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Special masters: what they are and how they impact court cases

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Special masters: what they are and how they impact court cases

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Even for the most informed political enthusiast, some litigation is just difficult to follow. Court proceedings become complicated quickly, and sometimes even those involved need an extra set of hands to help move the case along.

Enter special masters. These court-appointed employees step in when typical court staffing falls short. Such is the case for one of the judicial proceedings making headlines at the moment: the investigation by the FBI into documents seized at former President Donald Trump’s Mar-a-Lago residence. With more than 11,000 documents, Trump’s legal team requested a special master to help review and sort the evidence.

But to almost anyone without a Juris Doctor, the term “special master” may as well come from a foreign language. To help make sense of the legalese permeating the news, Stacker investigated what special masters are and how they impact court cases using a variety of news, government, and other sources.

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What is a special master?

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A “special master” is a person appointed by a court to carry out a specific task or set of tasks for that court. These tasks may include pre- or post-trial duties, compiling reports on evidence, or even liaising between the two parties involved.

Before the establishment of special masters in Rule 53 of the Federal Rules of Civil Procedure, “masters” were also court-appointed staff specifically chosen to compile evidence and documents to inform the court’s action. Though many special masters complete similar tasks to masters, the use of special masters has nearly eclipsed the appointment of traditional masters in practice.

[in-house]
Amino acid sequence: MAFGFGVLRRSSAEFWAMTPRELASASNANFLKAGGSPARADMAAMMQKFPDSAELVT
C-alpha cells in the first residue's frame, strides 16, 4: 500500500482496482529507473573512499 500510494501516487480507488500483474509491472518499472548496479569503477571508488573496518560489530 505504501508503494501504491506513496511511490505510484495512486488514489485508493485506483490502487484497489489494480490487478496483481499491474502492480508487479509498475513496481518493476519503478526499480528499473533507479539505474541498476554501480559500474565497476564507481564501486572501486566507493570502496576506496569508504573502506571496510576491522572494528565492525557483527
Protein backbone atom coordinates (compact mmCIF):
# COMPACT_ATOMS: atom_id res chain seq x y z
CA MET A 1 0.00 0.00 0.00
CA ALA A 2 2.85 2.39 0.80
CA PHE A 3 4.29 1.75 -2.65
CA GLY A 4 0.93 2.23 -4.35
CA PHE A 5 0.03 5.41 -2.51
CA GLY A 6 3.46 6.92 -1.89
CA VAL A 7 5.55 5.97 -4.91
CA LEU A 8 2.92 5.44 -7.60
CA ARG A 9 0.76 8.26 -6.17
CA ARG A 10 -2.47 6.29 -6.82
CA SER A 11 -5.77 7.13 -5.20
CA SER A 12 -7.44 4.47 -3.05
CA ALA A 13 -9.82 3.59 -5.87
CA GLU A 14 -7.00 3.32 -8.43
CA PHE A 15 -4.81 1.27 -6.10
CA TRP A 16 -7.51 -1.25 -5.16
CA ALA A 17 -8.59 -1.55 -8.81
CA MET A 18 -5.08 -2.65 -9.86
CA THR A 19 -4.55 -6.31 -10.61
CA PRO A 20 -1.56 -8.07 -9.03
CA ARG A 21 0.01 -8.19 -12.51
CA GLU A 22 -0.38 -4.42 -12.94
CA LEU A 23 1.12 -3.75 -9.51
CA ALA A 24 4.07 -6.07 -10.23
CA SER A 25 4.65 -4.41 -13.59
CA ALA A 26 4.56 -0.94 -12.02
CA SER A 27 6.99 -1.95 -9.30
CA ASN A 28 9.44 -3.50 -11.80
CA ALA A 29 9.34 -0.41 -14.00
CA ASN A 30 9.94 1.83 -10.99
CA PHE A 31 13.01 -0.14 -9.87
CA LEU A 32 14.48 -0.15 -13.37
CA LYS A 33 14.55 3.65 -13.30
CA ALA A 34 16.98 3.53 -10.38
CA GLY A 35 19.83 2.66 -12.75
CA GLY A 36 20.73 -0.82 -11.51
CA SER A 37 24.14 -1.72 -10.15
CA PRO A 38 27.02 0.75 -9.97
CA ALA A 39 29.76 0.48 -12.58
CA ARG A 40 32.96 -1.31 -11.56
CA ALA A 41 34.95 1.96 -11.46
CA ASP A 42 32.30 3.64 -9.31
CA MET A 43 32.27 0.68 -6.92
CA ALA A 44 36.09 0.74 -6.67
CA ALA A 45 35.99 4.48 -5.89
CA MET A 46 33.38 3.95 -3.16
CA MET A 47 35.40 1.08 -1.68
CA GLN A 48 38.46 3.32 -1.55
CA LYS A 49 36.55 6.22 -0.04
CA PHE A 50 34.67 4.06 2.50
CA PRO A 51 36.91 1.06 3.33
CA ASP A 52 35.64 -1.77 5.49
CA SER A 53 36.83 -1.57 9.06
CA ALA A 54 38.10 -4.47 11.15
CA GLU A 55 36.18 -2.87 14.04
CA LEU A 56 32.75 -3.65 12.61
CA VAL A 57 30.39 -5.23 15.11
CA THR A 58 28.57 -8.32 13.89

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Who decides to appoint a special master to a case?

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Though any party involved in a court case can request a special master, the decision to appoint one is ultimately up to the court itself, according to the American Bar Association. In addition, either party in a case can suggest who to appoint as the special master; however, the final decision rests with the court.

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How is a special master chosen?

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The American Bar Association’s guidelines state that the court must “ensure that qualified and appropriately skilled and experienced candidates are identified and chosen.” There are no further requirements regarding educational attainment (such as a law degree) or experience. However, Rule 53 does include a clause forbidding the appointed special master to have any relationship with others involved in or working on the case.